7When I went out to the gate of the city, when I took my seat in the square, 8the young men saw me and withdrew, and the aged rose up and stood; 9the nobles refrained from talking, and laid their hands on their mouths; 10the voices of princes were hushed, and their tongues stuck to the roof of their mouths. 11When the ear heard, it commended me, and when the eye saw, it approved; 12because I delivered the poor who cried, and the orphan who had no helper. 13The blessing of the wretched came upon me, and I caused the widow’s heart to sing for joy. 14I put on righteousness, and it clothed me; my justice was like a robe and a turban. 15I was eyes to the blind, and feet to the lame. 16I was a father to the needy, and I championed the cause of the stranger. 17I broke the fangs of the unrighteous, and made them drop their prey from their teeth.
18Then I thought, ‘I shall die in my nest, and I shall multiply my days like the phoenix; 19my roots spread out to the waters, with the dew all night on my branches; 20my glory was fresh with me, and my bow ever new in my hand.’
20After the uproar had ceased, Paul sent for the disciples; and after encouraging them and saying farewell, he left for Macedonia. 2When he had gone through those regions and had given the believers much encouragement, he came to Greece, 3where he stayed for three months. He was about to set sail for Syria when a plot was made against him by the Jews, and so he decided to return through Macedonia. 4He was accompanied by Sopater son of Pyrrhus from Beroea, by Aristarchus and Secundus from Thessalonica, by Gaius from Derbe, and by Timothy, as well as by Tychicus and Trophimus from Asia. 5They went ahead and were waiting for us in Troas; 6but we sailed from Philippi after the days of Unleavened Bread, and in five days we joined them inTroas, where we stayed for seven days.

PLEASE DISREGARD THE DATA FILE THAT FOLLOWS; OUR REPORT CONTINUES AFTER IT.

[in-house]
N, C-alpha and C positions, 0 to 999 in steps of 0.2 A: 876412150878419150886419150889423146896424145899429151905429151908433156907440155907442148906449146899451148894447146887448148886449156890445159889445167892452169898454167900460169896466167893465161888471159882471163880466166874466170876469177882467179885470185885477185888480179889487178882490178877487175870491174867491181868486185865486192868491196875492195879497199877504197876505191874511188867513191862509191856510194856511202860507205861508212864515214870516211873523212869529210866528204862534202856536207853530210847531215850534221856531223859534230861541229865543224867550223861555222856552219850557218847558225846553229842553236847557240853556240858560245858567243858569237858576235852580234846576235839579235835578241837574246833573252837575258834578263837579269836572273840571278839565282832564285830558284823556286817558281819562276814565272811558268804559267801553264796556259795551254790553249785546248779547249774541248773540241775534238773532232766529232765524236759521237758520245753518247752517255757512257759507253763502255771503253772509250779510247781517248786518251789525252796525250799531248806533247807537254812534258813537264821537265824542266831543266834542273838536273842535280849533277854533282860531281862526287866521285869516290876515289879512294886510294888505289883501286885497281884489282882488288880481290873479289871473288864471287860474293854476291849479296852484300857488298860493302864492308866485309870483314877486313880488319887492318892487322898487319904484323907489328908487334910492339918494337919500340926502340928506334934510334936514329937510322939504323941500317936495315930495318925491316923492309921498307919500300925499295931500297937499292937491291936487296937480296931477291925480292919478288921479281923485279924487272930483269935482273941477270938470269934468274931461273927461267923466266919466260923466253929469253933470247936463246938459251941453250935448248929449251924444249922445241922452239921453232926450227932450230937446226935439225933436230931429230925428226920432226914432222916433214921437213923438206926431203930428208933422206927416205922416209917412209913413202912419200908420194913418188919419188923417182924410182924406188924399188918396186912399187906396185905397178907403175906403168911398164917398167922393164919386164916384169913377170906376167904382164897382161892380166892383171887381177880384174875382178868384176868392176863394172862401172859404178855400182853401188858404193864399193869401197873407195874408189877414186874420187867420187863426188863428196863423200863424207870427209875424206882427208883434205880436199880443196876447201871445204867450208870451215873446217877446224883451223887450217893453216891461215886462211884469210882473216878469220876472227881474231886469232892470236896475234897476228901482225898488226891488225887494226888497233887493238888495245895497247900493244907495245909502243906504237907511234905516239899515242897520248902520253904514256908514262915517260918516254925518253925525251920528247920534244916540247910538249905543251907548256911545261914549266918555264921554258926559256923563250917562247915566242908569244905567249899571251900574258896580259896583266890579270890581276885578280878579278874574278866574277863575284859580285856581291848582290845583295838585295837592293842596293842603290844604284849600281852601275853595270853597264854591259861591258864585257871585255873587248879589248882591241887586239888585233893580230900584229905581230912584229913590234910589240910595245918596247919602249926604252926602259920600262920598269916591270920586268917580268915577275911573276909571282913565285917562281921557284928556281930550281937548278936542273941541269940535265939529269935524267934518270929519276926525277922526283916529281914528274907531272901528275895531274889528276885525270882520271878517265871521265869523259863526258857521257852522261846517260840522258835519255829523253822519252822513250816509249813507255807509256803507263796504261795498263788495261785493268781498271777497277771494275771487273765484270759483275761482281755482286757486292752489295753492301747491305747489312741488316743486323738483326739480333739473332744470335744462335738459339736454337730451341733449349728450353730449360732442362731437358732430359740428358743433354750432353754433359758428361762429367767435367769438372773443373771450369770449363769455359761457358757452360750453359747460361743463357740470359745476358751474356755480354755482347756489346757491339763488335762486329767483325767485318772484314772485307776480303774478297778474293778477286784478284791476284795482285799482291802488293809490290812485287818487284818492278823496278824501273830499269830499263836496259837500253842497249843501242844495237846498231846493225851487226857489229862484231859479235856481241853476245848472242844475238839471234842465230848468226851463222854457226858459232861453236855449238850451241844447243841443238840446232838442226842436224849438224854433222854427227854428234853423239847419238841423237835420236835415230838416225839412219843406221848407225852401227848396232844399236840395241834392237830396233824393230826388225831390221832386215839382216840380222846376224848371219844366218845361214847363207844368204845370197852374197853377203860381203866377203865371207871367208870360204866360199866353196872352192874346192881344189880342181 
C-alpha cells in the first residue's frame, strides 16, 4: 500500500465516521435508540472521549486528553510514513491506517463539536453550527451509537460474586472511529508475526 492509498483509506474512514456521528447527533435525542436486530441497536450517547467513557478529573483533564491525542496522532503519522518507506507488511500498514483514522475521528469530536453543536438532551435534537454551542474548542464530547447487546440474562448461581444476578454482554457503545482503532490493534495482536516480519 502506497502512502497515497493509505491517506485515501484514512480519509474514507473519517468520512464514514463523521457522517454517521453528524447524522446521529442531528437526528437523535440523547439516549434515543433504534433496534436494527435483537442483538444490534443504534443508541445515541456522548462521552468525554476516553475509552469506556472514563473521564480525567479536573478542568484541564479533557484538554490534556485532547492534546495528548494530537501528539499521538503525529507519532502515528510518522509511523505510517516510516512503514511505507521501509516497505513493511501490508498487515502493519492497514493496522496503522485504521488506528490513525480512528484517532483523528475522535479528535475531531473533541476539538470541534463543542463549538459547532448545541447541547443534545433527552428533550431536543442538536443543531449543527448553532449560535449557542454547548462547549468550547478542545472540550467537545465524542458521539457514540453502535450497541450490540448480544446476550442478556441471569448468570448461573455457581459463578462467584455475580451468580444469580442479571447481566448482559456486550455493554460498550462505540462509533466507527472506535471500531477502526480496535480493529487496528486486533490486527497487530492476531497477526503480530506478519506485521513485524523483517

7On the first day of the week, when we met to break bread, Paul was holding a discussion with them; since he intended to leave the next day, he continued speaking until midnight. 8There were many lamps in the room upstairs where we were meeting. 9A young man named Eutychus, who was sitting in the window, began to sink off into a deep sleep while Paul talked still longer. Overcome by sleep, he fell to the ground three floors below and was picked up dead. 10But Paul went down, and bending over him took him in his arms, and said, “Do not be alarmed, for his life is in him.” 11Then Paul went upstairs, and after he had broken bread and eaten, he continued to converse with them until dawn; then he left. 12Meanwhile they had taken the boy away alive and were not a little comforted.
13We went ahead to the ship and set sail for Assos, intending to take Paul on board there; for he had made this arrangement, intending to go by land himself. 14When he met us in Assos, we took him on board and went to Mitylene. 15We sailed from there, and on the following day we arrived opposite Chios. The next day we touched at Samos, and the day after that we came to Miletus. 16For Paul had decided to sail pastEphesus, so that he might not have to spend time in Asia; he was eager to be inJerusalem, if possible, on the day of Pentecost.
The New Revised Standard Version, copyright 1989 by the Division of Christian Education of the National Council of the Churches of Christ in the United States of America. Used by permission. All rights reserved.